A good tripod can make a huge difference in photography.  I’ve used some mediocre tripods before, and trust me, you’d be surprised at how much of a difference a good tripod can make to your photographs.  In short, the Gitzo GT2542 tripod is one of these good tripods.  It’s actually an absolutely fantastic tripod.  I wish there was something negative that I could say since this is a review and I want to be fair but the truth is, I’m completely happy with the GT2542.  I couldn’t ask for more.  Is it expensive?  Most definitely but this is the type of equipment that you buy once and keep for life, so in my opinion, it’s better buying right the first time if possible.  To me, the GT2542 is worth every penny.  It’s built to a very high standard, it’s light thanks to it’s carbon fiber tubes, it’s sturdy, and it’s currently the most stable tripod I’ve ever used with my gear.  You’d be surprised at how firmly planted this tripod is…it really is quite amazing.  Combine all of its great qualities with its amazing versatility and you have a top of the line tripod that is built to last a lifetime, which is why I give the Gitzo GT2542 Mountaineer my highest recommendation.

If you’re considering buying the Gitzo GT2542 Mountaineer Carbon Fiber Tripod, and my review helped you decide, please help support me by purchasing from any of the links on my site or the ones below.  Thank you for your support!

Gitzo GT2542 at Amazon

Gitzo GT2542 at Adorama

20 comments… add one
  • Jed Orme

    Hello Patrick,

    This is the most comprehensive review of a tripod that I have ever read – – very, very thorough indeed! I admit to not liking to use my tripod very much, or actually not liking to carry it around at all, but agree that sometimes you just cannot get the same results without one. My old model is also in need of replacement so you have convinced me this Gitzo, or maybe the next lighter version, probably should be on the top of my list. I understand what you say about needing the extra stability in windy conditions, which I also get a lot of in our desert location, but I just hope you weren’t out in the last few days in your NYC blizzard weather testing it out! Cheers,


    • Patrick

      Hi Jed,

      That’s very nice of you to say, and thanks for taking the time to read it! Yes, a tripod can be a pain to carry. But as you said, sometimes you need one, and what’s great is you can get a very light one nowadays thanks to materials like carbon fiber. This model is great but if you wanted something a bit lighter, the 1 Series version would serve you very well, especially since you’re a Fuji X shooter.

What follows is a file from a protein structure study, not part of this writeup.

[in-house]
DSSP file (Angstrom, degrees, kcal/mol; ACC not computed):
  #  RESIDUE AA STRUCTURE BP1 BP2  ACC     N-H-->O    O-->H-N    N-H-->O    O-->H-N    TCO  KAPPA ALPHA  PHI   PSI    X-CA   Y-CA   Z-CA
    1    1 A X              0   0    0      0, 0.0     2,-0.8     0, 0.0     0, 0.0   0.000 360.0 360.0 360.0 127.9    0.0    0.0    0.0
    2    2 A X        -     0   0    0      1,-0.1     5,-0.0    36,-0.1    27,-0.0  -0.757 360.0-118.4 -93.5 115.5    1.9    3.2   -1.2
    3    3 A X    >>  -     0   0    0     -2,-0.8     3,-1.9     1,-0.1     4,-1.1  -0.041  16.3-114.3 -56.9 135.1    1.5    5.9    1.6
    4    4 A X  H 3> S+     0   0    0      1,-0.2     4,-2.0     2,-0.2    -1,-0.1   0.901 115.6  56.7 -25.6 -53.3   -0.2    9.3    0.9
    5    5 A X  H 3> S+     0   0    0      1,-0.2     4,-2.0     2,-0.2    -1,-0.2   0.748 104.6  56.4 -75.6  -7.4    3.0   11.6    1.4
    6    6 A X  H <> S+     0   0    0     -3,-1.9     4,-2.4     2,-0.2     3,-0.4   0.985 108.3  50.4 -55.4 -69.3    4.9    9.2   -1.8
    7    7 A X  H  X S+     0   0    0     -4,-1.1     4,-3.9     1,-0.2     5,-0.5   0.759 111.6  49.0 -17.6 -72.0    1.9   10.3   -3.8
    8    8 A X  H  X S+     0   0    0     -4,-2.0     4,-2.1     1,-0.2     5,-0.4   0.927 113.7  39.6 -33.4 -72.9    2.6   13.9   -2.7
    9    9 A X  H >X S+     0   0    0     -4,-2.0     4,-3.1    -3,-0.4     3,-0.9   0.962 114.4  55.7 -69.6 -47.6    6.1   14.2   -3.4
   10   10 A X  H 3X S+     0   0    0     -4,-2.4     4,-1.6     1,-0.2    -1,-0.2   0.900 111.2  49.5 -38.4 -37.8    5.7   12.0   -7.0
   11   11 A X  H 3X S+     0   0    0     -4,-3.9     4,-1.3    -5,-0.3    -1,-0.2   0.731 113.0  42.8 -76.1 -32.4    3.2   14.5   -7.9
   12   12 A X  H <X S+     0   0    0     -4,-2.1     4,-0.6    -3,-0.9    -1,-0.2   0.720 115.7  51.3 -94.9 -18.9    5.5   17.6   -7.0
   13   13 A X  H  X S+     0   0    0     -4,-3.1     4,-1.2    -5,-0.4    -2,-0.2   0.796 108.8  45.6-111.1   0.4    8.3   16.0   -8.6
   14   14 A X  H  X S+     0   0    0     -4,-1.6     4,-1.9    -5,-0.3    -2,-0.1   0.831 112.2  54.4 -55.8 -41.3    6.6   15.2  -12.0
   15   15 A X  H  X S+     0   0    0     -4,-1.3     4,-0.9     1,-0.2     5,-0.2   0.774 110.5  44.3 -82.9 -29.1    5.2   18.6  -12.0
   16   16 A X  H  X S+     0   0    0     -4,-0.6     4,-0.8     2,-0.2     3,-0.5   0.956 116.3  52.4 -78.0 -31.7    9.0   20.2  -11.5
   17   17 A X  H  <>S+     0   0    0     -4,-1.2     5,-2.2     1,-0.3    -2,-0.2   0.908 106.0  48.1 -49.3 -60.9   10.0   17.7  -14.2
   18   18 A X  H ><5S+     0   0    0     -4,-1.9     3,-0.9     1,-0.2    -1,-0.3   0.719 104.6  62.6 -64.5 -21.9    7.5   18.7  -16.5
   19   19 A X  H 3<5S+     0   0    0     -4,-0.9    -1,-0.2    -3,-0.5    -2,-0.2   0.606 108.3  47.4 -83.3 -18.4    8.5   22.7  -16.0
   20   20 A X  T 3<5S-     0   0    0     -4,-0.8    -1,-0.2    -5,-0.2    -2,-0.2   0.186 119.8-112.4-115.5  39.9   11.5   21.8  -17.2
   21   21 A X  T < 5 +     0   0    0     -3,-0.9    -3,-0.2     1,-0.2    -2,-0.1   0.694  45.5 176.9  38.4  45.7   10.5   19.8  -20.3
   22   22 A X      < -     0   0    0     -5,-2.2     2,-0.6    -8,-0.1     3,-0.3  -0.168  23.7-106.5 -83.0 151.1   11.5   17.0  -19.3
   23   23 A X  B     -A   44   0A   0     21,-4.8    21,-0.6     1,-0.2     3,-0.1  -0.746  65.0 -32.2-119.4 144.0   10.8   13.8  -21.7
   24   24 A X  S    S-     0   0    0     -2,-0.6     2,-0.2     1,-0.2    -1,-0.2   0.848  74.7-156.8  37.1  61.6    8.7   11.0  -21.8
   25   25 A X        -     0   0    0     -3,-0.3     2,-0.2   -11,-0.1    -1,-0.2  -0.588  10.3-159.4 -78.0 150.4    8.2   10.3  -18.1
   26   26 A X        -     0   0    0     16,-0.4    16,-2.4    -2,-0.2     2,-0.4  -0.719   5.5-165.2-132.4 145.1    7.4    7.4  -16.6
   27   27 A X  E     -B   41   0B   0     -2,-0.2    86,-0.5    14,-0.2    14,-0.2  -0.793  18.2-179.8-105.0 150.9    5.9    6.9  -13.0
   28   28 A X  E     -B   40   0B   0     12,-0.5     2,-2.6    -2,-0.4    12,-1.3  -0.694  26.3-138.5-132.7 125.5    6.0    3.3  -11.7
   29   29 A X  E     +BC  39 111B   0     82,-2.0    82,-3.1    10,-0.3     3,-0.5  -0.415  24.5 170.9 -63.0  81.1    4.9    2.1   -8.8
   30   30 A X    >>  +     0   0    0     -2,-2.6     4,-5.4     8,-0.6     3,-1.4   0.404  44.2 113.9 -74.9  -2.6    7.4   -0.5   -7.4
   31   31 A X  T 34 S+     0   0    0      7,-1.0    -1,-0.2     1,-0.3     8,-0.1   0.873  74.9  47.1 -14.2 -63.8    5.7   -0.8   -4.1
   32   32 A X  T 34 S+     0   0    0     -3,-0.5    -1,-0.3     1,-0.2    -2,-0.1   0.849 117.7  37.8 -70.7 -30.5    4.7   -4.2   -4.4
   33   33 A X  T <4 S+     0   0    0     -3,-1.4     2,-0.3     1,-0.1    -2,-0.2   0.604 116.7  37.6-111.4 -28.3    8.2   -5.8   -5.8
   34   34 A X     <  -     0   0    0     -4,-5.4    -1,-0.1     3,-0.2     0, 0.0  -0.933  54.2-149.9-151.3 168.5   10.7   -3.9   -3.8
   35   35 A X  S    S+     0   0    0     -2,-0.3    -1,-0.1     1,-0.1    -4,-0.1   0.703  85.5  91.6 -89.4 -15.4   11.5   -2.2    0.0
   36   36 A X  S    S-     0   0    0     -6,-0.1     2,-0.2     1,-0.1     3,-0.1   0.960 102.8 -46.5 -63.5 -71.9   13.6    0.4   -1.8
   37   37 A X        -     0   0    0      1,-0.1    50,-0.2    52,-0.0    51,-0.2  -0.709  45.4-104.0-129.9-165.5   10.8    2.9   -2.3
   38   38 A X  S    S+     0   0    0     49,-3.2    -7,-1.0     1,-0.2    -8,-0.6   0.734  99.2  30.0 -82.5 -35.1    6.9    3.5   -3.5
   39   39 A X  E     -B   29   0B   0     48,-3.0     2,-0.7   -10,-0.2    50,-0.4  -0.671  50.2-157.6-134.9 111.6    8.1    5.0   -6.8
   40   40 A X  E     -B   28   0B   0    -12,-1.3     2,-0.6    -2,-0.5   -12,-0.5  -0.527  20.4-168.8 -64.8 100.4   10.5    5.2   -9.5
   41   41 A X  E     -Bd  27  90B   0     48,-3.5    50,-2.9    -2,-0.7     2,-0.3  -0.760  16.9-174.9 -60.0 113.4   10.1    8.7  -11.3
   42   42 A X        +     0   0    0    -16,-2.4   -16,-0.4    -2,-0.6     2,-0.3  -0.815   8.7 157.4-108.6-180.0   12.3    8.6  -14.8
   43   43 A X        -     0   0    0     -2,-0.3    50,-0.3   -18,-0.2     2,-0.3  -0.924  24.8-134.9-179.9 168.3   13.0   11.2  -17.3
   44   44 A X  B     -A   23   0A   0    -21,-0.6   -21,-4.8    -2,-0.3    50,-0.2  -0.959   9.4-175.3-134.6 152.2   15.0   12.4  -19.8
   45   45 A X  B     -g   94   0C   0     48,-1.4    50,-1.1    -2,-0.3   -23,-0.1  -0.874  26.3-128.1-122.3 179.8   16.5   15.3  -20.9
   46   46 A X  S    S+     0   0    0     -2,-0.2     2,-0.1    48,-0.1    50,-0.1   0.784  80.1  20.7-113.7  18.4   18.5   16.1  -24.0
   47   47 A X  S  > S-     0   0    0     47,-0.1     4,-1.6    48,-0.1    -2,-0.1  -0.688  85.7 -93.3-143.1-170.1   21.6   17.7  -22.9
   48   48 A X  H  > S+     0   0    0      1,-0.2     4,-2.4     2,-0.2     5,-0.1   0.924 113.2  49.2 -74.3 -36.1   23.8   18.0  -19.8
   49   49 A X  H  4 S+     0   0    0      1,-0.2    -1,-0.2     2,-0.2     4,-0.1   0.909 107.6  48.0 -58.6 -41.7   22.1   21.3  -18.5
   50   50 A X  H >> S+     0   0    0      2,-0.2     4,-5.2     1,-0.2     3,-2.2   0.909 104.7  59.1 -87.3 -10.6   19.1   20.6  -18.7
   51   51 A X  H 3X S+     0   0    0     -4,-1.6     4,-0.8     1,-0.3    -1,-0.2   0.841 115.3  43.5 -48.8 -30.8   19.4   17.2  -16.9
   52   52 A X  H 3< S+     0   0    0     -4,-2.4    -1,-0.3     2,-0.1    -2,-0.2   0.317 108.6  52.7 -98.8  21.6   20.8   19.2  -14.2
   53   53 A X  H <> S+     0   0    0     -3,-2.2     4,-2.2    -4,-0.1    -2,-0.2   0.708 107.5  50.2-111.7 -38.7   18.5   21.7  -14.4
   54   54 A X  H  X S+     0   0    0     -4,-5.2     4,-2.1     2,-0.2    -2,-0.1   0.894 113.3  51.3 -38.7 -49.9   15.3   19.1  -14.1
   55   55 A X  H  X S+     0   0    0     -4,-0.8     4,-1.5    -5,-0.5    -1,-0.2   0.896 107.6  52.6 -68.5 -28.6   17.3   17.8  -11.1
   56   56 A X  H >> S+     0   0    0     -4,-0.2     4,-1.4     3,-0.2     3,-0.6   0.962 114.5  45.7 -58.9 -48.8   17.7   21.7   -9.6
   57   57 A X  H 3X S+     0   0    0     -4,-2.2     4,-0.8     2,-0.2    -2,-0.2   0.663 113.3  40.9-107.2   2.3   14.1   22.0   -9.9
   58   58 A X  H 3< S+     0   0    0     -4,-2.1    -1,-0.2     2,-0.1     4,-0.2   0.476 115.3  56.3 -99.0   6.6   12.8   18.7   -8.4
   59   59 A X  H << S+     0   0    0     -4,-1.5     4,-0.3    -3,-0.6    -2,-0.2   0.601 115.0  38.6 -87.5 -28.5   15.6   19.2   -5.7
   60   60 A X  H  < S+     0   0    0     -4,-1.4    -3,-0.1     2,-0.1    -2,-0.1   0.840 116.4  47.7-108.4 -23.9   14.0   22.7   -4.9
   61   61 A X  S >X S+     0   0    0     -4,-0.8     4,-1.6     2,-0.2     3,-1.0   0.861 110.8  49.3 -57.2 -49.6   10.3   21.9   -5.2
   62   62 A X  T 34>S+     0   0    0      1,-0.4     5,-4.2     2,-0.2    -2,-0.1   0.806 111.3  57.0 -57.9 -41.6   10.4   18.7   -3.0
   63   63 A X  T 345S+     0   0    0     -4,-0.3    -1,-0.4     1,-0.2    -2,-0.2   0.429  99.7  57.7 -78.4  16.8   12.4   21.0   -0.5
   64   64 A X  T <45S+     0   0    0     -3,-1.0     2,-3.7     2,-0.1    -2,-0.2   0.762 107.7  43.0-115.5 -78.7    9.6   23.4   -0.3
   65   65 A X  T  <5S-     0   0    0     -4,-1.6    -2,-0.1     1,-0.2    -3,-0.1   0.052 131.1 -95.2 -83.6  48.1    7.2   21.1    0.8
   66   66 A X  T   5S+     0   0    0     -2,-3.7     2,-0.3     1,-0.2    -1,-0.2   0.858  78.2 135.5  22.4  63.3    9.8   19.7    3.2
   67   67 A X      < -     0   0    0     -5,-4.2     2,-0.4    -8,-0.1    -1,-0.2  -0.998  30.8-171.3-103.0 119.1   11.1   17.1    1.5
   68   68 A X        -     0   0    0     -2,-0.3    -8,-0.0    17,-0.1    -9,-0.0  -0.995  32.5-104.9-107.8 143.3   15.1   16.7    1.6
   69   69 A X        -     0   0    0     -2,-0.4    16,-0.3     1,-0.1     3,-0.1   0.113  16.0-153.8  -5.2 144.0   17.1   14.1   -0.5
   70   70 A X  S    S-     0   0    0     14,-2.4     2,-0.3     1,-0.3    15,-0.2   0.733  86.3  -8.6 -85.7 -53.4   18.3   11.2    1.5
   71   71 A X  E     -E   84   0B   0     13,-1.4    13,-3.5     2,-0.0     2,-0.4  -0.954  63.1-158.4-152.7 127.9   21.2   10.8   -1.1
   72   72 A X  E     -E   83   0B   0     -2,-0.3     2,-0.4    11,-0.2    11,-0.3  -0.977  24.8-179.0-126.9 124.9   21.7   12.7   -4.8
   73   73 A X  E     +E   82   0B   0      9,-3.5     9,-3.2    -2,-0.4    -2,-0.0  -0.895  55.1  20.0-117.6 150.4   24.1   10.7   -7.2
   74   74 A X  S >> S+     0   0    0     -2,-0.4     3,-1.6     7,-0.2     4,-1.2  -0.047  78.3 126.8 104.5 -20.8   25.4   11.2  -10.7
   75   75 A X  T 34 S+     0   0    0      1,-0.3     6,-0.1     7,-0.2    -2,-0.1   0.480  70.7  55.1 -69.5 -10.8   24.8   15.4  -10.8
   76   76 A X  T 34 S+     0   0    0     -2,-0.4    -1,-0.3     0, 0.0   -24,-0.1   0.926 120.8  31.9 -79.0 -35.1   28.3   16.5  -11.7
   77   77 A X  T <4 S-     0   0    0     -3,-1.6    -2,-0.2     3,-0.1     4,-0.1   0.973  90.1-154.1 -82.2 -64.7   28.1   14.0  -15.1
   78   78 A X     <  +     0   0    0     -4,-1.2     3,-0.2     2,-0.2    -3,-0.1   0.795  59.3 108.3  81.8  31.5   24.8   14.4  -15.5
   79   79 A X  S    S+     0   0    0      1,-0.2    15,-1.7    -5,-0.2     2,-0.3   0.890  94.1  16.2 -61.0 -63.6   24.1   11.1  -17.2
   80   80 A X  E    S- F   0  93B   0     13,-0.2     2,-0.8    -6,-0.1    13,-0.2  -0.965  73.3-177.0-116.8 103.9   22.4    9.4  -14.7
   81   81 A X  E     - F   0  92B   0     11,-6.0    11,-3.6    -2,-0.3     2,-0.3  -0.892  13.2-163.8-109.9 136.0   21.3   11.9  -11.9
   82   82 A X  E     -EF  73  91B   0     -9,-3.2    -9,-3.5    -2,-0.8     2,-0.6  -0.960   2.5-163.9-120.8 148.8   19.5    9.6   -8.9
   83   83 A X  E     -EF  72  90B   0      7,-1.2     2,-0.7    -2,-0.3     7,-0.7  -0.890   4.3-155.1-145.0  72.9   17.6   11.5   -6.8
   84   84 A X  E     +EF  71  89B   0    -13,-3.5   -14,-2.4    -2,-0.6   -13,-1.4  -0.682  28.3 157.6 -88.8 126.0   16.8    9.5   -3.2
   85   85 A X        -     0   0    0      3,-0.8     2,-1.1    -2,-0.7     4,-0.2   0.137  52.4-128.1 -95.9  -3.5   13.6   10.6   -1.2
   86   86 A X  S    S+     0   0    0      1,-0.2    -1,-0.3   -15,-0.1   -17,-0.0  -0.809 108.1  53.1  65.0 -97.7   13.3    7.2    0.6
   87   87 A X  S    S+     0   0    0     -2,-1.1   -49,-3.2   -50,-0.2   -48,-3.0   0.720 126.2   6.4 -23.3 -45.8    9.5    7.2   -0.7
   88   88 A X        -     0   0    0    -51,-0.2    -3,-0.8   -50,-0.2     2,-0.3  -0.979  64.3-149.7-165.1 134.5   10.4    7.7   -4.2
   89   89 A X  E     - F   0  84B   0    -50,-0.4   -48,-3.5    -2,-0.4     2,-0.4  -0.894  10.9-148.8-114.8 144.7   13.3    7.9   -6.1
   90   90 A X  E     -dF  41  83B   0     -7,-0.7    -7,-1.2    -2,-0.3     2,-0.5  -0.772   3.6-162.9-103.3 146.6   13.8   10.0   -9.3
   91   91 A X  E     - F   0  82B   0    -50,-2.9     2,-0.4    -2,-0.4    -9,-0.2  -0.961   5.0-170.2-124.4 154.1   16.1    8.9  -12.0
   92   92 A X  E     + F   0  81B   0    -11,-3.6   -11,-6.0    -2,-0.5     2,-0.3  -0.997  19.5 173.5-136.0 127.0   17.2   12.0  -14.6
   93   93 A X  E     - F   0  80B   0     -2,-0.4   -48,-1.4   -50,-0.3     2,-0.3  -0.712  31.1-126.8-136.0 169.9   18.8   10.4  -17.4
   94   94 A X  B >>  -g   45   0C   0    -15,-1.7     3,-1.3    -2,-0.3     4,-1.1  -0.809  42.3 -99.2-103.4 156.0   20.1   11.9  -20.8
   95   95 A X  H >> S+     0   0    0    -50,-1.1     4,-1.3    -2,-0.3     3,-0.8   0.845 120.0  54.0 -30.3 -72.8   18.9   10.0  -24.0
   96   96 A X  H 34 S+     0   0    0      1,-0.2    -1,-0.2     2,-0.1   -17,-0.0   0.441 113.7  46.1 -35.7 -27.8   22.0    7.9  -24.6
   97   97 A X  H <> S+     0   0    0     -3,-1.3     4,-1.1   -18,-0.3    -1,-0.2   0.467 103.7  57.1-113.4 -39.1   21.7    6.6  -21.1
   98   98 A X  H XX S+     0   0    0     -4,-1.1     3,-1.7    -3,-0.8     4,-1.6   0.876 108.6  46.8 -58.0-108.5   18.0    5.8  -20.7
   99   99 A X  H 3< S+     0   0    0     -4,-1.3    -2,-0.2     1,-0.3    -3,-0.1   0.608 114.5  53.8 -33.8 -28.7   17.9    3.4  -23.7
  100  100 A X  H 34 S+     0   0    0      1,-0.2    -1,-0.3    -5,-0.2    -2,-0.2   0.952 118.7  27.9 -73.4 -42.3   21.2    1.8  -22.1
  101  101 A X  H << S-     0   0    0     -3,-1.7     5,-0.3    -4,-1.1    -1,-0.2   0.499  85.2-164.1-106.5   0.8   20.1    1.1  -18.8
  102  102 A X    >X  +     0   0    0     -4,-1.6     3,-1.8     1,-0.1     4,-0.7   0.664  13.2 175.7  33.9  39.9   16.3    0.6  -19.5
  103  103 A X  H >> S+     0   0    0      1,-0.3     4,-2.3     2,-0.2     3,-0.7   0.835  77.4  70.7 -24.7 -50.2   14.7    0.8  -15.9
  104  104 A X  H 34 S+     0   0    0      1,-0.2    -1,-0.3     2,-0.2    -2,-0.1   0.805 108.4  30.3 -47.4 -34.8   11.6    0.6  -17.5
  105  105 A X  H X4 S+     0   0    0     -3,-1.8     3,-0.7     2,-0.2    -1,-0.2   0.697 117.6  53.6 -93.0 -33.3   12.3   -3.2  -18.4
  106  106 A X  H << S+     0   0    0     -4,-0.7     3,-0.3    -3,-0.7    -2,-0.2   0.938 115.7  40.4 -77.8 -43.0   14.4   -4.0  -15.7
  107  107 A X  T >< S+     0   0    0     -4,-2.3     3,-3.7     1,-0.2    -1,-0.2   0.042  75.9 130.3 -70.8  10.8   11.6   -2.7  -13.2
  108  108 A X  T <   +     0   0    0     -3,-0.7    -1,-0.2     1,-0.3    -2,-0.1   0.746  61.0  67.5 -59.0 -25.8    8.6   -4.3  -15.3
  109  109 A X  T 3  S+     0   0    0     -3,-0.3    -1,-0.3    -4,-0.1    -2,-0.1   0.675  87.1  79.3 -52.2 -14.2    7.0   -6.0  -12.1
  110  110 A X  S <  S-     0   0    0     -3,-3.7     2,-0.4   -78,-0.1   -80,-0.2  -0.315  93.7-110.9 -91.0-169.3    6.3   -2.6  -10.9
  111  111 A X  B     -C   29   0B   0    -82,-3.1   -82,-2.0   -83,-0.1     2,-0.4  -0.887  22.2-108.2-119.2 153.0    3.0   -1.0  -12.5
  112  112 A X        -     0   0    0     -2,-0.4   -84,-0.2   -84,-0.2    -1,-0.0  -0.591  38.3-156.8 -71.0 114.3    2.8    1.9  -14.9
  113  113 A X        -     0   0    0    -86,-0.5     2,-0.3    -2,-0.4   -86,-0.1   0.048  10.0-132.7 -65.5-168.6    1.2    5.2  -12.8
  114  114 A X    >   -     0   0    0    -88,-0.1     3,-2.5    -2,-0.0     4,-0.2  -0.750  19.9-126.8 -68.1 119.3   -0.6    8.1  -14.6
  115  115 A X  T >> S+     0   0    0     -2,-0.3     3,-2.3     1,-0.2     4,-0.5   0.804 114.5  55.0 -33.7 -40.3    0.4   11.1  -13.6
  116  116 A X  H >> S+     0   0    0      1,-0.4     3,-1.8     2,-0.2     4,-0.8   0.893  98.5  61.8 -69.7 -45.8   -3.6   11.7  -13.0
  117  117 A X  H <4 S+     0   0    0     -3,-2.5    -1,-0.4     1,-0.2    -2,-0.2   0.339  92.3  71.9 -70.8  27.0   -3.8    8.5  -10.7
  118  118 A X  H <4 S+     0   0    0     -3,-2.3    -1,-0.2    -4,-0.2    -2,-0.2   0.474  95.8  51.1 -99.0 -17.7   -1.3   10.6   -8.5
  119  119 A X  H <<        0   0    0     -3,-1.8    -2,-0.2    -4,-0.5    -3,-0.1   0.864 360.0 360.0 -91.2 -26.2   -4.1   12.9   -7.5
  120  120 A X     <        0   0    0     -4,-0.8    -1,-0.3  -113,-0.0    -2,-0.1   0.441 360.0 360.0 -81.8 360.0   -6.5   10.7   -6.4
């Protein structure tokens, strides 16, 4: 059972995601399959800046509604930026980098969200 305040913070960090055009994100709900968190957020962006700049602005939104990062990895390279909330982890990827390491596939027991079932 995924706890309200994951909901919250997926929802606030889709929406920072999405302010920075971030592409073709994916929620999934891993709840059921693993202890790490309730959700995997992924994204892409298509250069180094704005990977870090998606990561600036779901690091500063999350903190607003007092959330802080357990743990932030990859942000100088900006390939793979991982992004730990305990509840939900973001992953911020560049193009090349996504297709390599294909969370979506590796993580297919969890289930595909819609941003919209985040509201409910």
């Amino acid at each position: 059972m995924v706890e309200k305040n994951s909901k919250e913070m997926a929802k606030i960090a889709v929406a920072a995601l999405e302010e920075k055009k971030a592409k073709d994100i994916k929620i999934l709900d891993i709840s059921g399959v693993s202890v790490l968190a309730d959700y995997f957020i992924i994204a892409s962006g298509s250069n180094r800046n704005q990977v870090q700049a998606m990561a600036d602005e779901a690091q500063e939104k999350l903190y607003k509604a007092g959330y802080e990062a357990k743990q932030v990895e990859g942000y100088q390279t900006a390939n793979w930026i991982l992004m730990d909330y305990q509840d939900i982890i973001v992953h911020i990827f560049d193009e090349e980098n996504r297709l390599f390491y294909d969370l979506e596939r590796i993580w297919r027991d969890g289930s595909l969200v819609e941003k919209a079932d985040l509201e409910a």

As for being out in the blizzard, I was tempted to go out but this time around, I stayed in, watched a movie, and had some hot cocoa :). But I did end up doing a lot of shoveling.

      Take care,


  • Elderin

    Hallo Patrick,
    when it comes to tripods i really think you get what you pay for and it is much better to invest good money into a good tripod instead of going cheap. i went for a medium quality manfrotto tripod first and thought it was good enough for quite a long time but after replacing it with a sturdier one i saw the difference in IQ. Now when people say the like the crispness in my shots and ask what i was doing the answer is buying a really good tripod. I thought about a gitzo one, too but ended up with a vanguard carbon fibre tripod which i like a lot. It also has both rubber feet and spikes. you dont need to change them you just screw the rubber feet in or out. Vibrations even the slightest riun your image especially with long exposures and that is why i use a tripod in the first place (when i need longer exposure time). So i agree that there is hardly any overkill in using the sturdiest option especially with the modern corbon fibre ones. I would have argued different ten years ago when the best tripods had wooden (or full metal) legs. There are lots good options today but if you buy a gitzo one you are on the safe side. It is like buying a Porsche. you know what you get. if you buy Ford it can be everything, both in the good and in the bad sense.

    • Patrick

      Hi Elderin,

      You have a nice tripod! Yup, you really get what you pay for when it comes to tripods. Like you, ten years ago I would probably not go for the sturdiest option as it would to heavy :); My father actually owned one of those wooden tripods you mentioned for large format photography, and while it was an absolutely amazing piece of engineering, it weighed a ton and was very cumbersome…definitely not something I would want to carry around with me all day. But thanks to carbon fiber, tripods are so much lighter nowadays, it’s much easier to bring a sturdier version. As you mentioned, even the slightest vibration can ruin a long exposure shot, so having a nice tripod set up is definitely one way to prevent that.

      All the best,


  • Fantastic choice, Patrick! Gitzo are truly the cream of the crop when it comes to tripods. I owned a very heavy Studex model when I was still using a 4×5 view camera in the early ’90’s. For travel, I owned one of their 00 table top tripods. Quality is amazing.

    I’m currently using a Manfrotto, but your review is making me consider getting a Gitzo in carbon. The extra rigidity would be welcome, combined with the lighter weight, as all of my tripod work is for location.